"Did you enjoy it?"
"Yes. It was very entertaining. You?"
"You can't be serious. Why?"
"For one thing, Hemingway was a complete cut-out, a cliche of a man ripped straight from an encyclopedia of famous quotations and combined with a few brief biographical details. The whole era Allen conjured up smacked of forgery."
"Well, you're right. It wasn't a documentary."
"That's not what I meant..."
"I know. But you're missing the point. Hemingway was a cliche because he was cut-out. Not from a book of quotations but from Owen Wilson's character's imagination. He was Wilson's idea of what Hemingway was like, which was based on the popular perception -- the stereotype."
"One can make that argument, sure, but then everything in the film that takes place in the past is instantly beyond criticism. One can simply respond with, "But that's how Owen Wilson imagined it!" And besides, I reject your premise. We're not supposed to assume that what takes place in 1920s Paris is part of his imagination. It's all supposed to be real, which is why the private investigator -- the one who's trailing him throughout -- gets trapped in time at the end."
"No, definitely. And the whole conceit of the film is cliche in its execution. When Owen Wilson takes his fiancée out to have an excursion in the magic pumpkin, I said to myself, I sure hope the vehicle shows up since it's completely standard for it not to in this situation. But of course it didn't. The whole scene was stale from the outset."
"So what if he was using a well worn cliche? That particular device has been around forever. He was just using it as a playful gimmick."
"So what? The entire movie boils down to a cliche: the grass is always greener, nostalgia is naive because people's imagined idea of the past is always tainted by the rosy tint of retrospect, etc. It's bad enough for the film to boil itself down to this platitude, but then the ending..."
"You're the one boiling the film down to that! The film..."
"No, let me finish. The final moments contradict Allen's very own message. Isn't the ending a kind of nostalgia of its own? A movie-tinted view of relationships which suggests that finding someone who enjoys the same small things you do -- walking in Paris at night in the rain, for example -- somehow equates to love and compatibility? That's quite silly, of course. And it turns Owen Wilson's character into a type, with his fiancée and her family set as his type's opposite. The entire world is therefore divided into 'people who enjoy Paris in the rain' and 'people who don't', and the film seems to suggest that, as long as the two groups avoid romantic contact with one another, happiness awaits."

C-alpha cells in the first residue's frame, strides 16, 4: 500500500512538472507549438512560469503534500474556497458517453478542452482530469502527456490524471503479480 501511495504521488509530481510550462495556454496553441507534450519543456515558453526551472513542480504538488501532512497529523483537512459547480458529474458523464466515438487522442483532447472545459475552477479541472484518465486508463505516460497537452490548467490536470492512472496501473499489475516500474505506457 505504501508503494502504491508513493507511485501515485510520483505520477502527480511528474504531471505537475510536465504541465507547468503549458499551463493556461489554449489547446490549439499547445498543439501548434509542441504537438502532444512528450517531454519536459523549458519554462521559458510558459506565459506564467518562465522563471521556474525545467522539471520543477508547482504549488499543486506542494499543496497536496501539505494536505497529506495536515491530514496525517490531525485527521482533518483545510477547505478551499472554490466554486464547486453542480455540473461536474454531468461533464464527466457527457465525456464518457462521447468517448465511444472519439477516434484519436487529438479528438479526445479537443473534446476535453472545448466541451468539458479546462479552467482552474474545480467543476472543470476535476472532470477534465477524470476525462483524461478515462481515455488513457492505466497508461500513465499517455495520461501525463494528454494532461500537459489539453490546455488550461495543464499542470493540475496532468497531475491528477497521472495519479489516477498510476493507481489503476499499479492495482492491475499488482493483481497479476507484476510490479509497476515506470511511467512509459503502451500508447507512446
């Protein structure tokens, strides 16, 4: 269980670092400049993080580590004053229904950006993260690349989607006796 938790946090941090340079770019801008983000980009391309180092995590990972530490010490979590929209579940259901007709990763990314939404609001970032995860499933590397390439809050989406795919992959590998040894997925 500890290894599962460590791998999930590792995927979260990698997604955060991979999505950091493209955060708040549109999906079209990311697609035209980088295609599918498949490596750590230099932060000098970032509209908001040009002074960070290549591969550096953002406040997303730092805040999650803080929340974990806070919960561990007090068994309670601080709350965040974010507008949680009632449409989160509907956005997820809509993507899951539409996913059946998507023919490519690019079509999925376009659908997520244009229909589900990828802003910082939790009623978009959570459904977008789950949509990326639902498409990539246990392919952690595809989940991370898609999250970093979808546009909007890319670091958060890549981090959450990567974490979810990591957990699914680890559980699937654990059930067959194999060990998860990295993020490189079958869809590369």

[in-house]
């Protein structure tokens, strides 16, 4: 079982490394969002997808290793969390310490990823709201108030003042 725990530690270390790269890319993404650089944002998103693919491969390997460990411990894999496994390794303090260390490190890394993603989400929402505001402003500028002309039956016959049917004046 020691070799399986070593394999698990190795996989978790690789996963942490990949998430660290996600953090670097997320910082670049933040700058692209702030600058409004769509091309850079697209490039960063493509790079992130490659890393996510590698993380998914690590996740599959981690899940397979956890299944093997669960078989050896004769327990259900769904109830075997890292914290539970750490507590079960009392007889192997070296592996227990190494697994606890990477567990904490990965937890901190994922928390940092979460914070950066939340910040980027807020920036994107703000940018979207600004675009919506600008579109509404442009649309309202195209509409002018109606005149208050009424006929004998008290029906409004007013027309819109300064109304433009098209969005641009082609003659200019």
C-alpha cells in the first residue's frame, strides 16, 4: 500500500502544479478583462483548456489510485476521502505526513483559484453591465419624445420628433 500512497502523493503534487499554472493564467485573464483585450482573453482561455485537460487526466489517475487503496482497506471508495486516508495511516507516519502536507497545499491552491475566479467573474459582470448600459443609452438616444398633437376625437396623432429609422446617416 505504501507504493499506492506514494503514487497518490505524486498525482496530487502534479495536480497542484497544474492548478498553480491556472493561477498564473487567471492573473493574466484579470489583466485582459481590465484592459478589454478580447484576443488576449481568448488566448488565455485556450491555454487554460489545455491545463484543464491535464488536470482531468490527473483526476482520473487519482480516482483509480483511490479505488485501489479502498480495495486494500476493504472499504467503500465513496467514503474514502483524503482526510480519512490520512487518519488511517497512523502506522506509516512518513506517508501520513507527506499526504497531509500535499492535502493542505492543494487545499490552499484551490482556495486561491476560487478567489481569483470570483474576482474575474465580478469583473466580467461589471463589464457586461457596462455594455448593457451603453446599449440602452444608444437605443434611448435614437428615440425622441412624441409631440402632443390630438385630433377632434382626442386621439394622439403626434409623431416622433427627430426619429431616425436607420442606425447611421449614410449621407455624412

"There's more to it than that. The types are indicative of subtler things. Those who like the small, simple pleasures of life, for example, and those who don't."
"I hardly see much difference. And even if there was one the latter category of people is associated with shallow, cynical, self absorbed Republicans, which is, once again, reductive. Not to mention an easy target for Allen's audience."
"Well, as far as the contradiction goes, I'm not sure what you said even matters because the film openly sides with Wilson's character."
"Of course it matters. And besides, that only proves my point. Obviously the film has no idea what it's trying to say! It's just feeble entertainment for people who like to feel smart by laughing at the all the in-jokes. And, what's worse, the in-jokes are actually quite depressing to anyone who knows more than the most superficial things about Gertrude Stein's coterie, to say nothing of the Belle Epoque!"
"Wow. I wish you could hear what you sound like to me right now... Anyway, do you think Wilson's character would have had the same reaction to the Parisian woman he met -- the one he walks off with in the end -- had she been average looking, or less?"
"OK. Then that means the film can't be as reductive as you say."
"No, it means that it might even be more reductive, just in a different way. Plus, his wife was attractive too, so I don't think there's any reason to factor in their appearances. What differentiates them is the type of person they're considered to be in the film's schema."
"As far as movies that actually have something to say about relationships go, Certified Copy is a hundred times better than Midnight in Paris. Same goes for Andrew Haigh's Weekend."
"But Midnight in Paris isn't really a film about relationships."
"What's it about?"
"Wasn't Adrian Brody a riot as Salvador Dali?"